So what other fruits do fall into this acclaimed pariah category? Well I’m not too sure. Maybe kiwifruits, no one eats the skin of them (I can hear you saying “I do”, but you’re lying), so you have to approach them with the boiled egg avec spoon approach, which although is a clean and thorough, is slightly, well, wrong. It just seems so wrong, that I don’t think it’s something you’d ever do in public. I mean, just imagine for a moment that you’re tucking into your snack named after you’re favourite flightless bird with a spoon, and someone stands, points at you and shouts “Look! Look at that person! He’s eating his fruit with a spoon! He appears to be quite the fool…”
Now, I rarely give much thought to what other people’s opinion of me are, but I would heartily like to avoid the aforementioned situation the best I can. The same as I would avoid a grapefruit, except they have their own utensil for consumption, but I think that that would gather a similar amount of unwanted interest.
This scuppers my first thought, which was size. Such as a mango, whilst is perfectly commonplace dissected in a bowl, lacks the ease of being ‘tuck-in-able’ on a bench. Perhaps if it is larger than something you can quickly consume if you have to avoid danger as per animal instinct, and this is why they look so out of place. But kiwifruits dissipate this thinking.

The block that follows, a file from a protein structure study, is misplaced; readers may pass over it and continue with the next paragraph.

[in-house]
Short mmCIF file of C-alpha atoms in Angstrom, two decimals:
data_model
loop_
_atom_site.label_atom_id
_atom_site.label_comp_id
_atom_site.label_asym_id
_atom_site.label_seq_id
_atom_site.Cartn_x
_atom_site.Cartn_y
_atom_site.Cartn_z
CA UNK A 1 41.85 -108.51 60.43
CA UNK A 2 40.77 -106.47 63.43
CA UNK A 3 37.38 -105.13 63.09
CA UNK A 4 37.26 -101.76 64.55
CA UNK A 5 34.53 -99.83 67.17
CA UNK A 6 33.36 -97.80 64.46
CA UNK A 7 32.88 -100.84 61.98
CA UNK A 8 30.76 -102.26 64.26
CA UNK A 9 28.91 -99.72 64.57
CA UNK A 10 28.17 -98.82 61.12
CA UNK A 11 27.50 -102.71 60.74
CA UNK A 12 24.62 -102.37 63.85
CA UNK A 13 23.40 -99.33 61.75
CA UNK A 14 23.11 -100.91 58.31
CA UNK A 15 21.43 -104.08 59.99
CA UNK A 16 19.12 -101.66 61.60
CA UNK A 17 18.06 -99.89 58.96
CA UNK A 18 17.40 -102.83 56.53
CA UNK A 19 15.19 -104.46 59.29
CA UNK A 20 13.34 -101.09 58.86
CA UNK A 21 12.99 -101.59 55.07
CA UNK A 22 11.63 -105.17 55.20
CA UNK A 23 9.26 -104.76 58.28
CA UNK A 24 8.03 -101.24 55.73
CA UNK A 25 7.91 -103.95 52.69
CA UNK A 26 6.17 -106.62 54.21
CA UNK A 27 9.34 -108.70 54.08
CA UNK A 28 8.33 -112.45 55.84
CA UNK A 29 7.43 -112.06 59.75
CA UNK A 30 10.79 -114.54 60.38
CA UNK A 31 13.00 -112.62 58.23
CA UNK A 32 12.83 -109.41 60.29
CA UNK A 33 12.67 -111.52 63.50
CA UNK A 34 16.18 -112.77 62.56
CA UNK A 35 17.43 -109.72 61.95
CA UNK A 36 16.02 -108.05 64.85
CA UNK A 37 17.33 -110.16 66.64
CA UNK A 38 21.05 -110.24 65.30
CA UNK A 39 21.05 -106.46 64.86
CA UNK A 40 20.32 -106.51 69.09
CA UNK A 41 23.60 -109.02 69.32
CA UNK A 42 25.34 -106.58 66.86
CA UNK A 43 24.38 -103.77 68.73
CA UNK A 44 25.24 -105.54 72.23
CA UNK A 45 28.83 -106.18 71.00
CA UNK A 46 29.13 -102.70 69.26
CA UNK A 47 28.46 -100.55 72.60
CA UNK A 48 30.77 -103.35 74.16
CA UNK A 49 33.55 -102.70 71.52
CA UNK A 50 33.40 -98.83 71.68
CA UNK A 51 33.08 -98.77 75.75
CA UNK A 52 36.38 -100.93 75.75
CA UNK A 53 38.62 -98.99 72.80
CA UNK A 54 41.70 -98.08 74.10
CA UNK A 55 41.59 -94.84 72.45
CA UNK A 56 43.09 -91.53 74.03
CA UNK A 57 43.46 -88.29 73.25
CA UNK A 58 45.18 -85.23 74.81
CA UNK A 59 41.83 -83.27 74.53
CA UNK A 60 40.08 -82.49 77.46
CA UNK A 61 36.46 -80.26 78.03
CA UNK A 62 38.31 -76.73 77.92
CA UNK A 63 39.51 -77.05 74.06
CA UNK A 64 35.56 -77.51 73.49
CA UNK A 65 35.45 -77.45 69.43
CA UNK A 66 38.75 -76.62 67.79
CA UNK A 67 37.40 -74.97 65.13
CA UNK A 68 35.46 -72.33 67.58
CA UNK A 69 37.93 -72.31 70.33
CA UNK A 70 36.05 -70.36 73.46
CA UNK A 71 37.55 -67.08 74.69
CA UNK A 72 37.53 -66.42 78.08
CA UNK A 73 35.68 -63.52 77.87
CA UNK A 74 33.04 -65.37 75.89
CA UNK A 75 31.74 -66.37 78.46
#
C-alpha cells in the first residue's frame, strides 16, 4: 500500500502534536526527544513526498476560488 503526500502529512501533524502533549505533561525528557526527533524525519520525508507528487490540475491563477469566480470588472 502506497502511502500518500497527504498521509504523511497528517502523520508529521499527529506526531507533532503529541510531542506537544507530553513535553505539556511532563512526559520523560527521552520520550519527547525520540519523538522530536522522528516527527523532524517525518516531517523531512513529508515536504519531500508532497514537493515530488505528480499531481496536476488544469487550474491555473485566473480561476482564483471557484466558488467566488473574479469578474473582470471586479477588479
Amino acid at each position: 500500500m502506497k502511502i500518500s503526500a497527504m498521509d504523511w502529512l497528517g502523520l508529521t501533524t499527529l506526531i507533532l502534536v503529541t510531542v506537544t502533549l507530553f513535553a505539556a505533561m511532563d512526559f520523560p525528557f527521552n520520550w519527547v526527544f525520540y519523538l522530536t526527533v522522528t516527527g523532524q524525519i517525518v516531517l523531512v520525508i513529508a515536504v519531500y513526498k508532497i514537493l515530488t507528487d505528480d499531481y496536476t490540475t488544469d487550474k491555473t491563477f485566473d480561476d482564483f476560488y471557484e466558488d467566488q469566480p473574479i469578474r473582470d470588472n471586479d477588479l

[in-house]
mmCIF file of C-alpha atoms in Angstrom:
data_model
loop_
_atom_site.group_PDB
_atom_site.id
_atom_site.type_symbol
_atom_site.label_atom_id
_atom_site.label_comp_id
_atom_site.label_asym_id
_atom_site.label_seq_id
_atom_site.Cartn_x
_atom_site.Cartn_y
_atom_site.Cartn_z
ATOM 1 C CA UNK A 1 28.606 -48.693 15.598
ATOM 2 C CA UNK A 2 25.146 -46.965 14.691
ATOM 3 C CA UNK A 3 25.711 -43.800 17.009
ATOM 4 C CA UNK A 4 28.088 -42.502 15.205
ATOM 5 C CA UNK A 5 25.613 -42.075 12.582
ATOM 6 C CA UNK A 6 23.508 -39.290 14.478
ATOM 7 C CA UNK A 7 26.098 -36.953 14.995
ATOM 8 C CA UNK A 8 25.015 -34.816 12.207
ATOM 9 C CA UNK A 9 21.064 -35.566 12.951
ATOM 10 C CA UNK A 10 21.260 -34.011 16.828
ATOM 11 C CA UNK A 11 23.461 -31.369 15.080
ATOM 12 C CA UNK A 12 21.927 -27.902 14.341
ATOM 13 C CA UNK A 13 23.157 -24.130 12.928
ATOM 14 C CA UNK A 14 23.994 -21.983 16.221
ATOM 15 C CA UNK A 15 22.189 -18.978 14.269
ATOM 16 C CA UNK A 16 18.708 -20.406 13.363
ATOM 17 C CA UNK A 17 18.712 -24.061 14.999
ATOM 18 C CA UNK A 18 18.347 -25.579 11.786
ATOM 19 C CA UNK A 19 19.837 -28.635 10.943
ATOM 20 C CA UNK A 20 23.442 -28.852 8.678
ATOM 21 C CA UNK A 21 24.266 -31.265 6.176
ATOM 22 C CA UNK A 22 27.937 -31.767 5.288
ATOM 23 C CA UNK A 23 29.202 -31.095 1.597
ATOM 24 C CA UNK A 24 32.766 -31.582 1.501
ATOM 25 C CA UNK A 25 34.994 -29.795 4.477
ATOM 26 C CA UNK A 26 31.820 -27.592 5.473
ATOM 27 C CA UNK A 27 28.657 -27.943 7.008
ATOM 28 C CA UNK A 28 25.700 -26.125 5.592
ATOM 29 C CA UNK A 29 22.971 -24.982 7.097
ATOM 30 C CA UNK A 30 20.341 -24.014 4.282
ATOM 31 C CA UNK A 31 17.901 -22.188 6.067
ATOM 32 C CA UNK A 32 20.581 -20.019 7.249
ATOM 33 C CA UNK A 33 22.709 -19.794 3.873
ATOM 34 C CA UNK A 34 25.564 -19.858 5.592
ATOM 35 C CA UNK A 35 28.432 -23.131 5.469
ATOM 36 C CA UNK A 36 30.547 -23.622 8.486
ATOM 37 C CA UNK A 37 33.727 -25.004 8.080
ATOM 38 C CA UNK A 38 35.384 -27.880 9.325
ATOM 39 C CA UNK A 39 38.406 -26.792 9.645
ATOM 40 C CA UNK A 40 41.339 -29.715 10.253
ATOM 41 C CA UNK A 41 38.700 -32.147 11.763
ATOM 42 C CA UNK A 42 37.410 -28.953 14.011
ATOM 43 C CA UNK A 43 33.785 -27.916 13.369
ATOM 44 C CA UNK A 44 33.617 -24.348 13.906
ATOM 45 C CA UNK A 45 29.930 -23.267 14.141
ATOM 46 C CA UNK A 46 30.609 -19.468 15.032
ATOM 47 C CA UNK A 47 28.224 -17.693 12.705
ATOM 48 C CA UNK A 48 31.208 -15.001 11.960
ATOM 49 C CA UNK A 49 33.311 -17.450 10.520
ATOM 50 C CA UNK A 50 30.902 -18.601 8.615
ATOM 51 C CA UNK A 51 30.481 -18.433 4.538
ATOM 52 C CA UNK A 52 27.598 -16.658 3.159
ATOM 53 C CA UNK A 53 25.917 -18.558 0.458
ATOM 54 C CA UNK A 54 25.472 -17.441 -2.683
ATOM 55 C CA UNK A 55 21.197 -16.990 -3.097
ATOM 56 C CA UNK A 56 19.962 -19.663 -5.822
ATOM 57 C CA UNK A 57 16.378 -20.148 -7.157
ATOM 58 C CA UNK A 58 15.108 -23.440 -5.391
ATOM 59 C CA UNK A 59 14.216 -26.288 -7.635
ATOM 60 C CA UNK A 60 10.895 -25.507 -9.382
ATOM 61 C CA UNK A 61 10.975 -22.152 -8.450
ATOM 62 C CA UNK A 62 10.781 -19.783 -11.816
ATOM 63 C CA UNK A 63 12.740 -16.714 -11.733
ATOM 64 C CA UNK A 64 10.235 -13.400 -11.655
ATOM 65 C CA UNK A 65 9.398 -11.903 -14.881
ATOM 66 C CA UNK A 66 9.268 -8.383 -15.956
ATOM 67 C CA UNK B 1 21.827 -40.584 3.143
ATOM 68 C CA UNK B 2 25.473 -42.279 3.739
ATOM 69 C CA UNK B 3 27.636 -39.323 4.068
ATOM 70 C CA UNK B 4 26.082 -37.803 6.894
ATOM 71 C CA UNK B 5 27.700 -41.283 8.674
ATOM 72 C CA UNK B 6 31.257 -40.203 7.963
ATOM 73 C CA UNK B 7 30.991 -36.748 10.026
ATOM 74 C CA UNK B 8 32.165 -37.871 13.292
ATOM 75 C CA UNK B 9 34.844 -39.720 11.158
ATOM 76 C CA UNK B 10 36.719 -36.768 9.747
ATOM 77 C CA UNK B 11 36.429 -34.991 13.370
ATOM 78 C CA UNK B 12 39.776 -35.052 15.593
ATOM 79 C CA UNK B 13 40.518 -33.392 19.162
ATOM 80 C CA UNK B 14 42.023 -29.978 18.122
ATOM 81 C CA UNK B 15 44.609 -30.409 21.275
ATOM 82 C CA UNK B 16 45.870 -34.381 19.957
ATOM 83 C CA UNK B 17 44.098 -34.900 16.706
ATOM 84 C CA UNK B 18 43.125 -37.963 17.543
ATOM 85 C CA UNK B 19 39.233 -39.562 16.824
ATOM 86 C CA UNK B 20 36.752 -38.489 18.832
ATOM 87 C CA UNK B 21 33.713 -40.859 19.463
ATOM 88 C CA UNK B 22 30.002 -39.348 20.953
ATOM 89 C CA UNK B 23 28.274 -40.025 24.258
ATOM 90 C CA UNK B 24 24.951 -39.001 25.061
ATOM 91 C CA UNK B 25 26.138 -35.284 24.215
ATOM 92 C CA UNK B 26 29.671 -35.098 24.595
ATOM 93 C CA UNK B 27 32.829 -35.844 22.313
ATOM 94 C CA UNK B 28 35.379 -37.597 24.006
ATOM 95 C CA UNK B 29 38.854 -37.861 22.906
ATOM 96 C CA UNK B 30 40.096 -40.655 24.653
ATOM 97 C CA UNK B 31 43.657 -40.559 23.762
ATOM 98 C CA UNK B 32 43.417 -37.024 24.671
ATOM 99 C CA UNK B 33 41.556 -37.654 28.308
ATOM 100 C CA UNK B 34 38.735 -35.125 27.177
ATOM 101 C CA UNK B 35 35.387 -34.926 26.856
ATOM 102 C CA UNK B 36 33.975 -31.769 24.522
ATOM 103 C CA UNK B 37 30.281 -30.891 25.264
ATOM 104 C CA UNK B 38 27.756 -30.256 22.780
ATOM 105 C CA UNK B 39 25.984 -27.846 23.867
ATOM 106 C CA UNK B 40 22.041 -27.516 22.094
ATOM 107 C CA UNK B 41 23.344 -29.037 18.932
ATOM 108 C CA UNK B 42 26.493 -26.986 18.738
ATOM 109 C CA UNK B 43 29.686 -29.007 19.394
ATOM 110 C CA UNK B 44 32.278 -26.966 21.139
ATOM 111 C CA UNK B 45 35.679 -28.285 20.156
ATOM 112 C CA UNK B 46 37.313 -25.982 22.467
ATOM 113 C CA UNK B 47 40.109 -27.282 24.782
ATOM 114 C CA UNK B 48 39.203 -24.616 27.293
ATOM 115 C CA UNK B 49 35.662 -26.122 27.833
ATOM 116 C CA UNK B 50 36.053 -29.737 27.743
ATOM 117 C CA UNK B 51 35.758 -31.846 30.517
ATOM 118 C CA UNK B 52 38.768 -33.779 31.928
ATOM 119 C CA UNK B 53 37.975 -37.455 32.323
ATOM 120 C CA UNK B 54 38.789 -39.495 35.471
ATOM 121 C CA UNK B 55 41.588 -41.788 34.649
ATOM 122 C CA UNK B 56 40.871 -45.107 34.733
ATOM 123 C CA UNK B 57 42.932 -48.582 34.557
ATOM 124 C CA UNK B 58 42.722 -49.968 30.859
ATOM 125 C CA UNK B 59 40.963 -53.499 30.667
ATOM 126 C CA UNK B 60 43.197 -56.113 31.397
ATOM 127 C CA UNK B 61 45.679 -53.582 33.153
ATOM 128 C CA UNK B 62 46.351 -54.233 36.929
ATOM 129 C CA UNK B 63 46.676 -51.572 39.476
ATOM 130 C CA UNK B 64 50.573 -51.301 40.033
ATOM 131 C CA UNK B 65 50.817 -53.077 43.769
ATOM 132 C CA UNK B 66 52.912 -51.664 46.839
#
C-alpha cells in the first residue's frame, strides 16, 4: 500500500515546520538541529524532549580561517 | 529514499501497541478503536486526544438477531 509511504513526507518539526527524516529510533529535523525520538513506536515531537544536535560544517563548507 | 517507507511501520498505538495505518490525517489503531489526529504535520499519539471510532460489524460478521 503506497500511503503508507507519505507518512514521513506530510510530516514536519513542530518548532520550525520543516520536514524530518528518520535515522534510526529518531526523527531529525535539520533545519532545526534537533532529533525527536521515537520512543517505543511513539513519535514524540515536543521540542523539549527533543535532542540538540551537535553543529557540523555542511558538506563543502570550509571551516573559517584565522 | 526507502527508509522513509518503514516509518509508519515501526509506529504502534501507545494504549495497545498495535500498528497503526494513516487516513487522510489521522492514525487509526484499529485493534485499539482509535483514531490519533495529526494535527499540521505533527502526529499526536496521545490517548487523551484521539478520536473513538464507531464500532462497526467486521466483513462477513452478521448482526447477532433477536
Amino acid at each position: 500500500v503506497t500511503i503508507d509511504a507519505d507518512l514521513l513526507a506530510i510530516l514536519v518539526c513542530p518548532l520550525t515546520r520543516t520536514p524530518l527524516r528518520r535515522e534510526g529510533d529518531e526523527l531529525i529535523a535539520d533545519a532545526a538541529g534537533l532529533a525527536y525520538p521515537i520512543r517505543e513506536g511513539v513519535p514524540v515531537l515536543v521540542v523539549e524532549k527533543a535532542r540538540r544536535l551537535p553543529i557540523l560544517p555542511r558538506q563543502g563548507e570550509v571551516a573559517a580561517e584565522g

Maybe we could just all agree, as a group, to ignore the kiwifruit.
In conclusion, any fruit that you can’t very rapidly eat when a predator attacks, thereby saving the foodstuffs you’ve managed to gather and activating your flight-or-flight instinct to save your life, should be avoided within social environments, or until you’ve retreated to your nest.
That’s a bird, not a fruit.
OI! You gonna arrest me Poitot!?
Doncaster randomer when he noticed I was wearing a suit.
I just, I, I don’t even know.